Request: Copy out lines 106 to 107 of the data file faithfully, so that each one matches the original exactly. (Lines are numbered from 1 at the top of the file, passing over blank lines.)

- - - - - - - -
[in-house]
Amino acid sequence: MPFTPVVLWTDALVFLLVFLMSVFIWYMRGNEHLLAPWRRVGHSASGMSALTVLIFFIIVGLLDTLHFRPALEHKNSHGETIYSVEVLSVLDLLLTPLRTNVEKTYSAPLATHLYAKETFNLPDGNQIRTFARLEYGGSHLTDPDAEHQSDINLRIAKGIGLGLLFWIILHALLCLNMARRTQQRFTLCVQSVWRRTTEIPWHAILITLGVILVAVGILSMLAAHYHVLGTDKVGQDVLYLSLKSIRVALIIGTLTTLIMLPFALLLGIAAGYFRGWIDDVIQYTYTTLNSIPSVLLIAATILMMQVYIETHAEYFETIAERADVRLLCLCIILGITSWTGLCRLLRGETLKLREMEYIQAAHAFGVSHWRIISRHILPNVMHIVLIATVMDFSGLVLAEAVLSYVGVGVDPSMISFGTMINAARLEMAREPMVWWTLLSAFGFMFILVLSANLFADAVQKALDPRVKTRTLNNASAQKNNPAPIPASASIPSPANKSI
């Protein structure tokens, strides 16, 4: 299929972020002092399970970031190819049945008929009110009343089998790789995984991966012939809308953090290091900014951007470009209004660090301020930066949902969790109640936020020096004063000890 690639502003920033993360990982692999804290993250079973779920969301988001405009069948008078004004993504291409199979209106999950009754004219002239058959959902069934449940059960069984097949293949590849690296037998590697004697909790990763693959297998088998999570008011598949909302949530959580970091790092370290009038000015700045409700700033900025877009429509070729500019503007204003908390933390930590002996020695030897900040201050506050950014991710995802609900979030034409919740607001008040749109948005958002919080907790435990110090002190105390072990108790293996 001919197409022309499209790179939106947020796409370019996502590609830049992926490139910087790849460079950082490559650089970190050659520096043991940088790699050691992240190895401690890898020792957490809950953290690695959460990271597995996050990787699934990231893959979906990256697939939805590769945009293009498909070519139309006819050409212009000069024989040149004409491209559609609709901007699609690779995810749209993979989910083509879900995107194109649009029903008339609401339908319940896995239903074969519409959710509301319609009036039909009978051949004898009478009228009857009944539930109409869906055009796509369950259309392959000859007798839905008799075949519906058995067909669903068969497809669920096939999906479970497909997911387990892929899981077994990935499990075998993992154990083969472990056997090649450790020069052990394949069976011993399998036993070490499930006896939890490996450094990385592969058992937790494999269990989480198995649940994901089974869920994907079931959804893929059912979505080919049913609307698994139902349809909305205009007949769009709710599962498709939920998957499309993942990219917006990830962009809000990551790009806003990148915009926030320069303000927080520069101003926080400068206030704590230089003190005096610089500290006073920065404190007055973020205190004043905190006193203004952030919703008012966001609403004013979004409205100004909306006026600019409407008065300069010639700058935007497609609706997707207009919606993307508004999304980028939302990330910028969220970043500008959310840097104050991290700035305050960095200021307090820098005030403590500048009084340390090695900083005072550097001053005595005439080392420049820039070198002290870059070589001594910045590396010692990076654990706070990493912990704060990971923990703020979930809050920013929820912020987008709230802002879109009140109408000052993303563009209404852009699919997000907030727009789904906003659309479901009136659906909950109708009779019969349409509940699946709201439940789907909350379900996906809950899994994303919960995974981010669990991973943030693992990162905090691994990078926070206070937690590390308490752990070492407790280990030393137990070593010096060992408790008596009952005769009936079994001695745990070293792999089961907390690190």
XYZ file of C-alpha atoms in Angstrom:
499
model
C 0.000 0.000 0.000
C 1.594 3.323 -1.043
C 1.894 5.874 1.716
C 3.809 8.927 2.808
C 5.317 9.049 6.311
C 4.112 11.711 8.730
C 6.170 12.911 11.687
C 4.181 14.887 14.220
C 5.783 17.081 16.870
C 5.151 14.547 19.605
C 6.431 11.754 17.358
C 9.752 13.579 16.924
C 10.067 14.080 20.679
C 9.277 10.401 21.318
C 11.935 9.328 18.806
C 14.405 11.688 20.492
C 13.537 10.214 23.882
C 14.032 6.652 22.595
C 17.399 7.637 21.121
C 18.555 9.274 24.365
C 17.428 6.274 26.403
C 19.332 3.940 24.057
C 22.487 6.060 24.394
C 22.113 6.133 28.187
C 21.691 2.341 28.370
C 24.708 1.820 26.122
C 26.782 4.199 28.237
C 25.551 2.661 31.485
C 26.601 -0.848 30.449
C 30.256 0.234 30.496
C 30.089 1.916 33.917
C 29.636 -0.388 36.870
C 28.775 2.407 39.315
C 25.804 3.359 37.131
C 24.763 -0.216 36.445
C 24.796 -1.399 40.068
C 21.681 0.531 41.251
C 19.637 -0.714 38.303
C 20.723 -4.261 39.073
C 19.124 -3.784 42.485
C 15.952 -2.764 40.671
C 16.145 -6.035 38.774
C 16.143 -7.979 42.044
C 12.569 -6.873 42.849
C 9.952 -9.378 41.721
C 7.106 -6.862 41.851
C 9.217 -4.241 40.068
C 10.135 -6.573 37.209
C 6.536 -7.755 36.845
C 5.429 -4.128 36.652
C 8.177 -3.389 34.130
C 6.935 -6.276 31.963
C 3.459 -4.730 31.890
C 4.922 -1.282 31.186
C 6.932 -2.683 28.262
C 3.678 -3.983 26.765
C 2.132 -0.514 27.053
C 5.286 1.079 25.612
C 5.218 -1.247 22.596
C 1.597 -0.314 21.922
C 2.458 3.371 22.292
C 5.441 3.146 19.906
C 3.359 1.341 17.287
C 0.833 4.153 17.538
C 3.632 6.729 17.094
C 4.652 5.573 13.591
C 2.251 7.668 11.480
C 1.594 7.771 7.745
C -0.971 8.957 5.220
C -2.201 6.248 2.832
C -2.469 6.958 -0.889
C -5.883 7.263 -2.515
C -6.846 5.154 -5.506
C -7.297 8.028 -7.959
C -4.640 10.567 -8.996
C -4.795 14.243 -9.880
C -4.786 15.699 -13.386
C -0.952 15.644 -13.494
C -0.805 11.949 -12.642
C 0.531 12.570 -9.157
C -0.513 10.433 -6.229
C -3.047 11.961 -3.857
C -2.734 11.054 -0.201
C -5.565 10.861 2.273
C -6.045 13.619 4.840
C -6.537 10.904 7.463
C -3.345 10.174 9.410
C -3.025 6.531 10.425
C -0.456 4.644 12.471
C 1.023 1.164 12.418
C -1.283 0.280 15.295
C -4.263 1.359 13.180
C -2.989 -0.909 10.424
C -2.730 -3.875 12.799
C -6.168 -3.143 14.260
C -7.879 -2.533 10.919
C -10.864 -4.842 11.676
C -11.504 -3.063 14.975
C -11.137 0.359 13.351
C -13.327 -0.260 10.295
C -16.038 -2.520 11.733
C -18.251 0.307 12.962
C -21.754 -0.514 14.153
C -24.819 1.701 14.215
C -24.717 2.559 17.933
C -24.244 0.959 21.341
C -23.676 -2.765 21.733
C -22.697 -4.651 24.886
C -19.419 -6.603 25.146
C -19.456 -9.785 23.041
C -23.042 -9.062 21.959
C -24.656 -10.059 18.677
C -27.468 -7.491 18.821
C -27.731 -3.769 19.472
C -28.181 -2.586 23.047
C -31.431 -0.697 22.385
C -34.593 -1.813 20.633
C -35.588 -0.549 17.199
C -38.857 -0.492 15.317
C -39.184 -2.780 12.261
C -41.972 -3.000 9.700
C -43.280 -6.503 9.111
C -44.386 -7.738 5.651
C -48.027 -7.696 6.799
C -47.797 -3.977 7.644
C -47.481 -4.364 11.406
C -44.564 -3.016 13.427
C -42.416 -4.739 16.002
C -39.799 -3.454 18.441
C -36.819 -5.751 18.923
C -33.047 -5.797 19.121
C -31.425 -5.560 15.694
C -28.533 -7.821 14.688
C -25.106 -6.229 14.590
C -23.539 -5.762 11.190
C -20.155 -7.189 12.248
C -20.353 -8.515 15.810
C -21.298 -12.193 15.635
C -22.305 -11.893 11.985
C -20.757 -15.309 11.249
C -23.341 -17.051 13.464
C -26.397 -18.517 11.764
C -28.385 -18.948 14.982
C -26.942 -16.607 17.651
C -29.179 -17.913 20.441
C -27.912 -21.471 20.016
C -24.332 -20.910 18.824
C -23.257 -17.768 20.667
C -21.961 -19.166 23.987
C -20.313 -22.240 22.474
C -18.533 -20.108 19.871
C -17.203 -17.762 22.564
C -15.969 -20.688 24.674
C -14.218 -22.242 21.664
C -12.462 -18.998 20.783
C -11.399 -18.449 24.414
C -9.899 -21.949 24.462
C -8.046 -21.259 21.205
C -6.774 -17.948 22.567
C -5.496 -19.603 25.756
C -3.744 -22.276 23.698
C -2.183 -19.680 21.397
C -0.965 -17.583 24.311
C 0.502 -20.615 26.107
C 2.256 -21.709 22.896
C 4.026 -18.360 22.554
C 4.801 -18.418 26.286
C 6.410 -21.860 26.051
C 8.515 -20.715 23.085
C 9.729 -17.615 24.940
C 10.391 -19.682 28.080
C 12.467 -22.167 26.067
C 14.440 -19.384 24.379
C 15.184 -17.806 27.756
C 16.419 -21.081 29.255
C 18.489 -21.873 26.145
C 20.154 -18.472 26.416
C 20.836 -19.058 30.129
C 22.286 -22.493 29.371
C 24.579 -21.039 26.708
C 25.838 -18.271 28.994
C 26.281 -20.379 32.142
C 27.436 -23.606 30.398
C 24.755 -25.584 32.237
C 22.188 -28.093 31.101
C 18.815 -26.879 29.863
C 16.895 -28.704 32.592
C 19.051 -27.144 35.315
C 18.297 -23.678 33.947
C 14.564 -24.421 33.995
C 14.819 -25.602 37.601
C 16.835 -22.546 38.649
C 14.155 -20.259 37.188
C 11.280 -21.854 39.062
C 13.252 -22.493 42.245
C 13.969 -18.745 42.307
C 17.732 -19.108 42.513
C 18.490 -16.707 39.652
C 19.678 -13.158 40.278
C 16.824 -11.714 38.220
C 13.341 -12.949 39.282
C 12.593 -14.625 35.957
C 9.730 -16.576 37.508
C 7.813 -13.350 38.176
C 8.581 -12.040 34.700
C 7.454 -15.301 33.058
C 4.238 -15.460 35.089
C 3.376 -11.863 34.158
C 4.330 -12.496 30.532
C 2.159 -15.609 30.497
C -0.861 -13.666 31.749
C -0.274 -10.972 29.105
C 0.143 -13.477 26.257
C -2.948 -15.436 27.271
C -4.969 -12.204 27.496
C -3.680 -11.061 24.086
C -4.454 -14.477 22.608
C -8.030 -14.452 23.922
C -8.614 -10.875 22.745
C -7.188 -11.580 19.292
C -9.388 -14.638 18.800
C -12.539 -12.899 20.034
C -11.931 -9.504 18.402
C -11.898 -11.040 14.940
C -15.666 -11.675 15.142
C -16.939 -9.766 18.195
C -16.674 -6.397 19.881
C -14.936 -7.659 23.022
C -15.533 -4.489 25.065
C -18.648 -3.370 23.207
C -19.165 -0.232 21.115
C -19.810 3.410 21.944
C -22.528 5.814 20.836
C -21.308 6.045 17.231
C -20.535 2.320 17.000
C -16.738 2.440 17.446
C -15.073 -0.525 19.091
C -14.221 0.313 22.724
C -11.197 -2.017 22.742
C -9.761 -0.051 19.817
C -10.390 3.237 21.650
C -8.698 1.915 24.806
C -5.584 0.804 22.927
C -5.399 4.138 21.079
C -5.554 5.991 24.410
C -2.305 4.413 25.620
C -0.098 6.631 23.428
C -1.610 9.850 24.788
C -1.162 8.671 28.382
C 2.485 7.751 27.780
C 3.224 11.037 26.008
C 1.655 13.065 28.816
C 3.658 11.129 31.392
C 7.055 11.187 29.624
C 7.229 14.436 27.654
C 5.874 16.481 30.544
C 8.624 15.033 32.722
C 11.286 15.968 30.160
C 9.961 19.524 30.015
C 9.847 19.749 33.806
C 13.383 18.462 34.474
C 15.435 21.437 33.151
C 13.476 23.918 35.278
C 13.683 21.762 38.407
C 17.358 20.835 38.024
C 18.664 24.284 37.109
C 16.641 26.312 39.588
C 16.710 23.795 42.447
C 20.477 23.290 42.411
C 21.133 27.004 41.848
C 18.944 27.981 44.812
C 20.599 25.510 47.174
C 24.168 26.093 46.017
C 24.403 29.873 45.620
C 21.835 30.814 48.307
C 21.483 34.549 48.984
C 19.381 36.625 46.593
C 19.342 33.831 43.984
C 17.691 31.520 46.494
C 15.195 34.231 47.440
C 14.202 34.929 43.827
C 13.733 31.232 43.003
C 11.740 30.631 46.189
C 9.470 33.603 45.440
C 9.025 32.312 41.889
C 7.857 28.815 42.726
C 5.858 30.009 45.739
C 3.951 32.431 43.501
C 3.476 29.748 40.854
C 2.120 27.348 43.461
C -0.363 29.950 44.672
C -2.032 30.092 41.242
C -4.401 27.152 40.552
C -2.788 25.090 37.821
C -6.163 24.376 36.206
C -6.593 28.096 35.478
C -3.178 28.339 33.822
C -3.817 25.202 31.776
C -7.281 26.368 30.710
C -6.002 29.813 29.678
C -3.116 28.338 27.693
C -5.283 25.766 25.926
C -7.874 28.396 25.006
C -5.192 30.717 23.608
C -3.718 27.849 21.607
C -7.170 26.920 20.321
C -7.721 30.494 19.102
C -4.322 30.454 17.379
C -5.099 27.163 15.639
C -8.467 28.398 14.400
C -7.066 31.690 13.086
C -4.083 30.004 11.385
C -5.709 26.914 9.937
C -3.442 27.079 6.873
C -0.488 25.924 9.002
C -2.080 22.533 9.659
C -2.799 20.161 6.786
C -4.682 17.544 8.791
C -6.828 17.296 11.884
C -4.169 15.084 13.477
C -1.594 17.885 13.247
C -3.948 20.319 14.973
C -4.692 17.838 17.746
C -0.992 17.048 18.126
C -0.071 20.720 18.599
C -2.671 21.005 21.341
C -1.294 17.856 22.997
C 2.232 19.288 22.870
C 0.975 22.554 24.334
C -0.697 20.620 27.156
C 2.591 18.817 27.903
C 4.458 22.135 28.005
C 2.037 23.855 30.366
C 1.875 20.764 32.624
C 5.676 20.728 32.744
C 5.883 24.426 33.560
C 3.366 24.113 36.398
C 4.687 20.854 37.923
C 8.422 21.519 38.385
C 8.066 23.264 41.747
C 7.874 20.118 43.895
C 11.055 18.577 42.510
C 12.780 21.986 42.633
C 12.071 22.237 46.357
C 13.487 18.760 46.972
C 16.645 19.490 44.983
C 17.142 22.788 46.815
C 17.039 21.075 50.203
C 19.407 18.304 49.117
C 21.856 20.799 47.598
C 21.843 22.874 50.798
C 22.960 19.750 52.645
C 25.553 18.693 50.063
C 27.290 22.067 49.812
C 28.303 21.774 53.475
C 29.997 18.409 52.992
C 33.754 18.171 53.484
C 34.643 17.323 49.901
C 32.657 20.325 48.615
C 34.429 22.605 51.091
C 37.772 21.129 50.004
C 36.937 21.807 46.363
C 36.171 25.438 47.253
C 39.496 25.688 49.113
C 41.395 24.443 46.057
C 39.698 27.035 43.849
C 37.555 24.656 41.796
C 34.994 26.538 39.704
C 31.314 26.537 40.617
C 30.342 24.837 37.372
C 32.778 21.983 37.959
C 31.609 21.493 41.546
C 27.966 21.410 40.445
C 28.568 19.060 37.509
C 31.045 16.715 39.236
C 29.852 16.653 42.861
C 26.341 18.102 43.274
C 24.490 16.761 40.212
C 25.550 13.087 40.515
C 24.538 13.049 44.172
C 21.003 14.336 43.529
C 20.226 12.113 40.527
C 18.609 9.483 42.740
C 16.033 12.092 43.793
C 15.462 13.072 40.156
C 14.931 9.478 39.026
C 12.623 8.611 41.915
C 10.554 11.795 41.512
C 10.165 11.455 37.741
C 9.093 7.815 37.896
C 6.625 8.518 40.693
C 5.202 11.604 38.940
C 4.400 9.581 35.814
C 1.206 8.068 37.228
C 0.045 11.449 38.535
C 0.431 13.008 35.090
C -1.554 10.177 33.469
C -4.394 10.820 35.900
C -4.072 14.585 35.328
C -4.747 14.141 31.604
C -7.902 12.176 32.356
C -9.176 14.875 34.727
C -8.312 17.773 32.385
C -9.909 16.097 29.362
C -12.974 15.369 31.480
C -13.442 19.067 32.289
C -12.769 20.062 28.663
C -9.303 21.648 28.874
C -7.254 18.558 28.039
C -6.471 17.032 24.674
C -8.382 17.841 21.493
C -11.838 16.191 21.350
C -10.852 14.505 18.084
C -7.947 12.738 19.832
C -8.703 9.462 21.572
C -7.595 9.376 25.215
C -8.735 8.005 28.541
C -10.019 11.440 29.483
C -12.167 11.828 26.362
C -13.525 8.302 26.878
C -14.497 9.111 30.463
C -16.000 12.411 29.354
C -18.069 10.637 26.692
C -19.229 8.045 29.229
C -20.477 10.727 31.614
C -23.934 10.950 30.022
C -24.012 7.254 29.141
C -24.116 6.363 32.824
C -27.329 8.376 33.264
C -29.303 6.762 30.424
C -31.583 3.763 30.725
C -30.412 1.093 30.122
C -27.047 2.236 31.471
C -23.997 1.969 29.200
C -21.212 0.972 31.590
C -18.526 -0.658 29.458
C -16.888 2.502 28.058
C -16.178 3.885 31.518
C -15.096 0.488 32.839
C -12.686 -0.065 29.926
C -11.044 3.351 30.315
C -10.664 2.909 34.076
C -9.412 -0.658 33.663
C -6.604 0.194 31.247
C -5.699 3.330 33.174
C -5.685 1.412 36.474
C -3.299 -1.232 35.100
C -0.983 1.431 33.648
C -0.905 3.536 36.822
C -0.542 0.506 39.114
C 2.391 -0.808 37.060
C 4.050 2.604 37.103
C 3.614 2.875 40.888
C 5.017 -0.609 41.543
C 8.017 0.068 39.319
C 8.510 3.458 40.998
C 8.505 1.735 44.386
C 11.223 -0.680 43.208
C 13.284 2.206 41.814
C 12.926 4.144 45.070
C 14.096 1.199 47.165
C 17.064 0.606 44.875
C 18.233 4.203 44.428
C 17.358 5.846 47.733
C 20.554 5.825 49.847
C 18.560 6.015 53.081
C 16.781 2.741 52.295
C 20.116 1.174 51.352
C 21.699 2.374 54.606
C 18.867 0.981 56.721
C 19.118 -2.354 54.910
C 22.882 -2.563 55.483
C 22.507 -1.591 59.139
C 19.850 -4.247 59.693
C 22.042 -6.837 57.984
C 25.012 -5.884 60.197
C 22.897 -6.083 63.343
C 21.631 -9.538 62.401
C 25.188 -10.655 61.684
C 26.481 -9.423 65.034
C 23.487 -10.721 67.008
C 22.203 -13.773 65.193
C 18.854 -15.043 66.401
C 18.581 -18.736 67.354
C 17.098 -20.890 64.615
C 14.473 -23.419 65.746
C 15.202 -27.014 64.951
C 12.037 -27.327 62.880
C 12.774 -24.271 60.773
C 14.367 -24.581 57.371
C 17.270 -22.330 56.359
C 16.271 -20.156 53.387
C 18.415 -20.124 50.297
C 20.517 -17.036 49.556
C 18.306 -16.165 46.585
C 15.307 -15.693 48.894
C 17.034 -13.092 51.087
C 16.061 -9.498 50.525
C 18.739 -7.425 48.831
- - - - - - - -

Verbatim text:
C -13.327 -0.260 10.295
C -16.038 -2.520 11.733